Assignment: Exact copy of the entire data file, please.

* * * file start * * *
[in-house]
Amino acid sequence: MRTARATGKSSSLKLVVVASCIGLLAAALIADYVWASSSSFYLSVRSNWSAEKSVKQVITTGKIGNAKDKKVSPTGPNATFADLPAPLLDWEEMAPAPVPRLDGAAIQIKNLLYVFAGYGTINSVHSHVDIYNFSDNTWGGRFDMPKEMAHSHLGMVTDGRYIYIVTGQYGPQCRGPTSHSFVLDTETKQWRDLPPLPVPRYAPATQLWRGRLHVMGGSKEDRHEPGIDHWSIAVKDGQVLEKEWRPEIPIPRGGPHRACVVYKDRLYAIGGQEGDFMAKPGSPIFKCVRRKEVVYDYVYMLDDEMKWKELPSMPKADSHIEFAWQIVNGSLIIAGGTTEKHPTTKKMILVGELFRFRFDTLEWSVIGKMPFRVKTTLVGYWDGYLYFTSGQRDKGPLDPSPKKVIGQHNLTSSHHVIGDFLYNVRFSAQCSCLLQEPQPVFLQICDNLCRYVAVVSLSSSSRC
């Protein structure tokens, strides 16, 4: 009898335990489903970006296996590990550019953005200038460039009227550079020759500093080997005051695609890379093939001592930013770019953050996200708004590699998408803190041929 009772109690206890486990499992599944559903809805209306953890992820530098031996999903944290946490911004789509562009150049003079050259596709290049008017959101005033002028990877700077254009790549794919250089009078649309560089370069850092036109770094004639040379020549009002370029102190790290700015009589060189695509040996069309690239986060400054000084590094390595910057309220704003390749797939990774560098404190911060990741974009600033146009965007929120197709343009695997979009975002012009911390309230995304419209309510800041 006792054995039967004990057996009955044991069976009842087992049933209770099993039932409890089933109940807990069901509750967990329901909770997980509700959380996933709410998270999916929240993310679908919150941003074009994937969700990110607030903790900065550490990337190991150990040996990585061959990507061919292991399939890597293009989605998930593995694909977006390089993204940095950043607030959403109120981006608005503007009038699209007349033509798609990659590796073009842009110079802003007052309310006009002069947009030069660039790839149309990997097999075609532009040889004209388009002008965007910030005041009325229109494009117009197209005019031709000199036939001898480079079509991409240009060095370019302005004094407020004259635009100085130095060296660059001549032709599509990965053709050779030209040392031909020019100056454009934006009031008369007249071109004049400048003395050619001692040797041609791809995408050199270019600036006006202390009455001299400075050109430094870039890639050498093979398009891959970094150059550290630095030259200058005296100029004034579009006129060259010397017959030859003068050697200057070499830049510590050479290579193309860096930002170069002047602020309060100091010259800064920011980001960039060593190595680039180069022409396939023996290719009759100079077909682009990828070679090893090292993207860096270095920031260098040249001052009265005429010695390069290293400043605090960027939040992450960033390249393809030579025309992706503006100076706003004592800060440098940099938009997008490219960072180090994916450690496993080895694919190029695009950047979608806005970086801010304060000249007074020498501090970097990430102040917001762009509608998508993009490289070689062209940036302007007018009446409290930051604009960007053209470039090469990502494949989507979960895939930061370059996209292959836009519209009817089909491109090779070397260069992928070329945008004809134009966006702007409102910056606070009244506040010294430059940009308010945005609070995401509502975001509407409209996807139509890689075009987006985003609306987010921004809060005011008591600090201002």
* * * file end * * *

[in-house]
Amino acid sequence: MRTARATGKSSSLKLVVVASCIGLLAAALIADYVWASSSSFYLSVRSNWSAEKSVKQVITTGKIGNAKDKKVSPTGPNATFADLPAPLLDWEEMAPAPVPRLDGAAIQIKNLLYVFAGYGTINSVHSHVDIYNFSDNTWGGRFDMPKEMAHSHLGMVTDGRYIYIVTGQYGPQCRGPTSHSFVLDTETKQWRDLPPLPVPRYAPATQLWRGRLHVMGGSKEDRHEPGIDHWSIAVKDGQVLEKEWRPEIPIPRGGPHRACVVYKDRLYAIGGQEGDFMAKPGSPIFKCVRRKEVVYDYVYMLDDEMKWKELPSMPKADSHIEFAWQIVNGSLIIAGGTTEKHPTTKKMILVGELFRFRFDTLEWSVIGKMPFRVKTTLVGYWDGYLYFTSGQRDKGPLDPSPKKVIGQHNLTSSHHVIGDFLYNVRFSAQCSCLLQEPQPVFLQICDNLCRYVAVVSLSSSSRC
């Protein structure tokens, strides 16, 4: 009898335990489903970006296996590990550019953005200038460039009227550079020759500093080997005051695609890379093939001592930013770019953050996200708004590699998408803190041929 009772109690206890486990499992599944559903809805209306953890992820530098031996999903944290946490911004789509562009150049003079050259596709290049008017959101005033002028990877700077254009790549794919250089009078649309560089370069850092036109770094004639040379020549009002370029102190790290700015009589060189695509040996069309690239986060400054000084590094390595910057309220704003390749797939990774560098404190911060990741974009600033146009965007929120197709343009695997979009975002012009911390309230995304419209309510800041 006792054995039967004990057996009955044991069976009842087992049933209770099993039932409890089933109940807990069901509750967990329901909770997980509700959380996933709410998270999916929240993310679908919150941003074009994937969700990110607030903790900065550490990337190991150990040996990585061959990507061919292991399939890597293009989605998930593995694909977006390089993204940095950043607030959403109120981006608005503007009038699209007349033509798609990659590796073009842009110079802003007052309310006009002069947009030069660039790839149309990997097999075609532009040889004209388009002008965007910030005041009325229109494009117009197209005019031709000199036939001898480079079509991409240009060095370019302005004094407020004259635009100085130095060296660059001549032709599509990965053709050779030209040392031909020019100056454009934006009031008369007249071109004049400048003395050619001692040797041609791809995408050199270019600036006006202390009455001299400075050109430094870039890639050498093979398009891959970094150059550290630095030259200058005296100029004034579009006129060259010397017959030859003068050697200057070499830049510590050479290579193309860096930002170069002047602020309060100091010259800064920011980001960039060593190595680039180069022409396939023996290719009759100079077909682009990828070679090893090292993207860096270095920031260098040249001052009265005429010695390069290293400043605090960027939040992450960033390249393809030579025309992706503006100076706003004592800060440098940099938009997008490219960072180090994916450690496993080895694919190029695009950047979608806005970086801010304060000249007074020498501090970097990430102040917001762009509608998508993009490289070689062209940036302007007018009446409290930051604009960007053209470039090469990502494949989507979960895939930061370059996209292959836009519209009817089909491109090779070397260069992928070329945008004809134009966006702007409102910056606070009244506040010294430059940009308010945005609070995401509502975001509407409209996807139509890689075009987006985003609306987010921004809060005011008591600090201002």